“We have to realise that we know very little and we need to learn more every day. The plan is to work together and to listen to each other. As lead designer, my first obligation is to be like the conductor of a symphony orchestra: I need to listen to everyone, to be sure that the orchestra is playing in harmony. Although at the same time, I am also writing the music!”
Sustainability within reach
Sir Philippe’s reference to unfulfilled good intentions – and sometimes big ideas that perhaps promise more than they can deliver – is counteracted by his focus on simple but eminently sensible design factors. For example, the Namur building’s individual level heights of 3.6m are specified for good reason.
“Think about when you need to clean a building or replace something on the outside. To make it sustainable, you want to remove the need to use a crane to do that. Everything needs to be accessible at a maximum of 3.6m height – the height of a normal ladder. By doing that, you significantly reduce the energy need during the lifecycle of the building. This building in Namur has been conceived so that you can maintain it at human height,” notes Sir Philippe.
Even with fully invested clients, superb contractors and huge amounts of experience – and despite the fact that the building was recognised at the 2022 BREEAM Awards, winning the Regional Award for Western Europe – compromises were made that Sir Philippe said resulted in the building being ‘not quite perfect’. For example, the plan to fit a photovoltaic canopy fell foul to officialdom, as did the idea for the building’s workers to bring in a piece of their own beloved furniture.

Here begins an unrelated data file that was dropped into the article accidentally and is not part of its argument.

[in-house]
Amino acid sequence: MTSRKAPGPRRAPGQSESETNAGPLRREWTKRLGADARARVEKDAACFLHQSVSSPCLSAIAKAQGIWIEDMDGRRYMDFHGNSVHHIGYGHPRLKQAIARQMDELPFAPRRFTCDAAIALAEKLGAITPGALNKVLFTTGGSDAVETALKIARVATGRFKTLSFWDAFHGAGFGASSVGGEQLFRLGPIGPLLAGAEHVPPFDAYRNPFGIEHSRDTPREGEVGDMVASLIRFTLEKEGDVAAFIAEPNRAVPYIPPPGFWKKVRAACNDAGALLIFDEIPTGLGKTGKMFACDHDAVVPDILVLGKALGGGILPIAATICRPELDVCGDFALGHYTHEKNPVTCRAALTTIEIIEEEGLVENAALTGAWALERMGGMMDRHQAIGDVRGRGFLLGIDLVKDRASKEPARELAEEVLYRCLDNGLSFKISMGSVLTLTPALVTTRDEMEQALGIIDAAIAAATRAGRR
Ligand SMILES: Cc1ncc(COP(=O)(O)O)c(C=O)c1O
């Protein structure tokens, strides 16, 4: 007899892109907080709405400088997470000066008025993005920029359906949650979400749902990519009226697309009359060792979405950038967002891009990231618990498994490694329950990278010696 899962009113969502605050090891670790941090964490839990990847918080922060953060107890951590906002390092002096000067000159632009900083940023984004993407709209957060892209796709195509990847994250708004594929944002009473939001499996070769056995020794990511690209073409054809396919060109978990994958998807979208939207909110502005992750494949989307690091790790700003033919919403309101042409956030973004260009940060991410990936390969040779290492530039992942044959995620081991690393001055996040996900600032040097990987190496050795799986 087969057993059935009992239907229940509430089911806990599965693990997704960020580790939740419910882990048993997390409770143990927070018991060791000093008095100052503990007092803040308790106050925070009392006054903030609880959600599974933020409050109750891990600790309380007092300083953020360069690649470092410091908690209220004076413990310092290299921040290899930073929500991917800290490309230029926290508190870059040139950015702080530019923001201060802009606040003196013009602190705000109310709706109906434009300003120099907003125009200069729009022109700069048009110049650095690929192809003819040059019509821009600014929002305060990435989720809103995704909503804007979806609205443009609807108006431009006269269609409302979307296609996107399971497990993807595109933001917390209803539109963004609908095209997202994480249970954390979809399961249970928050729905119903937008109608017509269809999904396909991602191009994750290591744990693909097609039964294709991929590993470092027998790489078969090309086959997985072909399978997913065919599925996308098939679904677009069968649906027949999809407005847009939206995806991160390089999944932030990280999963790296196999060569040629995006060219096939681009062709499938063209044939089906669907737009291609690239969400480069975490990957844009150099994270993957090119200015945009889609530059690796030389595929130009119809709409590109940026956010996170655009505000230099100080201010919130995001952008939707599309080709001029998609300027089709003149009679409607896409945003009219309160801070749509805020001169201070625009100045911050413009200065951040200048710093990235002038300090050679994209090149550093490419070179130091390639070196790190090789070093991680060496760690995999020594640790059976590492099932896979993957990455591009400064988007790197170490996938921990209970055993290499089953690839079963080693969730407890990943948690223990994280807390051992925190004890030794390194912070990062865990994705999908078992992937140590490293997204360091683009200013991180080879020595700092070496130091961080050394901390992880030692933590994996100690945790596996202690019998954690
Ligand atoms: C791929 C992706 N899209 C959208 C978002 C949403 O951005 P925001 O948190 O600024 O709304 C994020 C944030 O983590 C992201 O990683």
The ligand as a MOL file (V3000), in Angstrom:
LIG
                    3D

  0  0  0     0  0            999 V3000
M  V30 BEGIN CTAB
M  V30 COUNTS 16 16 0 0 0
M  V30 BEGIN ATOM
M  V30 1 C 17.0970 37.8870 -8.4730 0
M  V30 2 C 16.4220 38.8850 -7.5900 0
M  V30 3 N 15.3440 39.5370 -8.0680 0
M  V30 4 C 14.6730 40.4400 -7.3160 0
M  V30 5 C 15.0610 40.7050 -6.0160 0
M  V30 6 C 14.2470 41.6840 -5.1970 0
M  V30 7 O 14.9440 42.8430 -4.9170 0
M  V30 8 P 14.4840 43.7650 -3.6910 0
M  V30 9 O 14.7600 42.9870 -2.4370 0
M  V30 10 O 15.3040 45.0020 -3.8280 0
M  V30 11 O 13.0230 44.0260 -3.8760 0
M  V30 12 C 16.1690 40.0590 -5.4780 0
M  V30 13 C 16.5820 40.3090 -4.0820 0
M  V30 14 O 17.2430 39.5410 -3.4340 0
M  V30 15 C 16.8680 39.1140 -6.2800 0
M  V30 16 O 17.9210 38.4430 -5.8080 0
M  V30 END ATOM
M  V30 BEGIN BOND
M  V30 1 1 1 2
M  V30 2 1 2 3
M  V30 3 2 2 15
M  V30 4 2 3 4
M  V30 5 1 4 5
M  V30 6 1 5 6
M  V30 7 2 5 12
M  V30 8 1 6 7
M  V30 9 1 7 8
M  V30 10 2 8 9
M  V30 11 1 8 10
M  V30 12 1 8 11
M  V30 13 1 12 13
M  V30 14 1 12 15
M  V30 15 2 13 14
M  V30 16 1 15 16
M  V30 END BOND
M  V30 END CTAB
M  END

“If you look at a classic commercial building, the poor people in those buildings have to live with industrial furniture: so-called ‘ergonomic’ stuff. But, in parallel, all those people at home enjoy a cupboard or a chair or a sofa – perhaps something that belonged to their grandparents and has a family history. So they jump from a commercial industrial product to something with history, but they can work just as happily on their sofa at home as they can on their ergonomic chair in their ergonomic office building,” says Sir Philippe.
“At Namur, we proposed that all those employees should be allowed to bring a piece of their family furniture into the building. That would bring the spirit of Namur and its people and its culture into the building. But then the labour union said, no, this doesn’t comply with labour legislation regarding the ergonomic requirements of office furniture. So you quickly understand there are limits to sustainability.”
Such frustrations aside, the Maison Administrative de la Province de Namur is another important step along the road of reducing the environmental impact of municipal buildings across Europe, and another unique development from the pen of one of Belgium’s most iconic building designers.
To learn more about Sir Philippe’s ideas regarding sustainability – and his battles with European legislative culture – read our exclusive interview with him in the upcoming September edition of Building Engineer.
¹ NOTE: Working at height regulations will vary from country to country.